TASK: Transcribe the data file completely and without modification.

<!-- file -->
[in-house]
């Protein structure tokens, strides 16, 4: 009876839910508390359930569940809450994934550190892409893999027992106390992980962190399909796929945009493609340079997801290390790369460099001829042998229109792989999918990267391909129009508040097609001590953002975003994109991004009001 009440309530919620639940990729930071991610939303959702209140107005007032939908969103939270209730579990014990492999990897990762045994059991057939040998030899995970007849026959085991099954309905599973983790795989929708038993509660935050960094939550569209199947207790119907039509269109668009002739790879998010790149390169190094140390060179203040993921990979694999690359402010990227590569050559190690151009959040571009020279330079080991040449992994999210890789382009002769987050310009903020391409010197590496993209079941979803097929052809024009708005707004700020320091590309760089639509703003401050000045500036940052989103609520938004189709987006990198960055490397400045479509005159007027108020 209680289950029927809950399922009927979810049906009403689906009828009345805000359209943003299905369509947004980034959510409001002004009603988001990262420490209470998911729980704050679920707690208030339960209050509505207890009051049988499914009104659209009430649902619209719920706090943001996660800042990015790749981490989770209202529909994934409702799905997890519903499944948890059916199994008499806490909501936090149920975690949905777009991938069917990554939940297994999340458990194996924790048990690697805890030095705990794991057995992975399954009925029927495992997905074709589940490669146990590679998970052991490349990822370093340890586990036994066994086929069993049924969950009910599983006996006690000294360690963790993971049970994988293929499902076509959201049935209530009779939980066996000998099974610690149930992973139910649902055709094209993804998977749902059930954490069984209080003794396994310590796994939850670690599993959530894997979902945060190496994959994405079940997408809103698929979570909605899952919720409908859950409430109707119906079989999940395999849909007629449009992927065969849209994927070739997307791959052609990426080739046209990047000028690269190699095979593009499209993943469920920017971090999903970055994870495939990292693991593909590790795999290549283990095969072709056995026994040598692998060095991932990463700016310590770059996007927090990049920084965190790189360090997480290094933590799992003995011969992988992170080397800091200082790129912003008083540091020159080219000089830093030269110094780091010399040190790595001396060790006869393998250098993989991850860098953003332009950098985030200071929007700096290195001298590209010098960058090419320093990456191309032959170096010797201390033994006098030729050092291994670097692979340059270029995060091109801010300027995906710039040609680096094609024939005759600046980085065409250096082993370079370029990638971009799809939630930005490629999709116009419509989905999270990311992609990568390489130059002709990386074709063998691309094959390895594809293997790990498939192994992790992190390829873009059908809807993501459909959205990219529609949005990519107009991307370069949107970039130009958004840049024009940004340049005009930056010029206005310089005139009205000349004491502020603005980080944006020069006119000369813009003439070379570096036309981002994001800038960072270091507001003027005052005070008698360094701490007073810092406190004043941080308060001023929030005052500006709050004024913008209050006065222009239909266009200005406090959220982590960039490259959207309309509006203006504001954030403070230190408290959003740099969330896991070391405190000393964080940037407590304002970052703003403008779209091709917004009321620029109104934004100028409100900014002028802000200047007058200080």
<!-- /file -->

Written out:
[in-house]
């Protein structure tokens, strides 16, 4: 009876839910508390359930569940809450994934550190892409893999027992106390992980962190399909796929945009493609340079997801290390790369460099001829042998229109792989999918990267391909129009508040097609001590953002975003994109991004009001 009440309530919620639940990729930071991610939303959702209140107005007032939908969103939270209730579990014990492999990897990762045994059991057939040998030899995970007849026959085991099954309905599973983790795989929708038993509660935050960094939550569209199947207790119907039509269109668009002739790879998010790149390169190094140390060179203040993921990979694999690359402010990227590569050559190690151009959040571009020279330079080991040449992994999210890789382009002769987050310009903020391409010197590496993209079941979803097929052809024009708005707004700020320091590309760089639509703003401050000045500036940052989103609520938004189709987006990198960055490397400045479509005159007027108020 209680289950029927809950399922009927979810049906009403689906009828009345805000359209943003299905369509947004980034959510409001002004009603988001990262420490209470998911729980704050679920707690208030339960209050509505207890009051049988499914009104659209009430649902619209719920706090943001996660800042990015790749981490989770209202529909994934409702799905997890519903499944948890059916199994008499806490909501936090149920975690949905777009991938069917990554939940297994999340458990194996924790048990690697805890030095705990794991057995992975399954009925029927495992997905074709589940490669146990590679998970052991490349990822370093340890586990036994066994086929069993049924969950009910599983006996006690000294360690963790993971049970994988293929499902076509959201049935209530009779939980066996000998099974610690149930992973139910649902055709094209993804998977749902059930954490069984209080003794396994310590796994939850670690599993959530894997979902945060190496994959994405079940997408809103698929979570909605899952919720409908859950409430109707119906079989999940395999849909007629449009992927065969849209994927070739997307791959052609990426080739046209990047000028690269190699095979593009499209993943469920920017971090999903970055994870495939990292693991593909590790795999290549283990095969072709056995026994040598692998060095991932990463700016310590770059996007927090990049920084965190790189360090997480290094933590799992003995011969992988992170080397800091200082790129912003008083540091020159080219000089830093030269110094780091010399040190790595001396060790006869393998250098993989991850860098953003332009950098985030200071929007700096290195001298590209010098960058090419320093990456191309032959170096010797201390033994006098030729050092291994670097692979340059270029995060091109801010300027995906710039040609680096094609024939005759600046980085065409250096082993370079370029990638971009799809939630930005490629999709116009419509989905999270990311992609990568390489130059002709990386074709063998691309094959390895594809293997790990498939192994992790992190390829873009059908809807993501459909959205990219529609949005990519107009991307370069949107970039130009958004840049024009940004340049005009930056010029206005310089005139009205000349004491502020603005980080944006020069006119000369813009003439070379570096036309981002994001800038960072270091507001003027005052005070008698360094701490007073810092406190004043941080308060001023929030005052500006709050004024913008209050006065222009239909266009200005406090959220982590960039490259959207309309509006203006504001954030403070230190408290959003740099969330896991070391405190000393964080940037407590304002970052703003403008779209091709917004009321620029109104934004100028409100900014002028802000200047007058200080």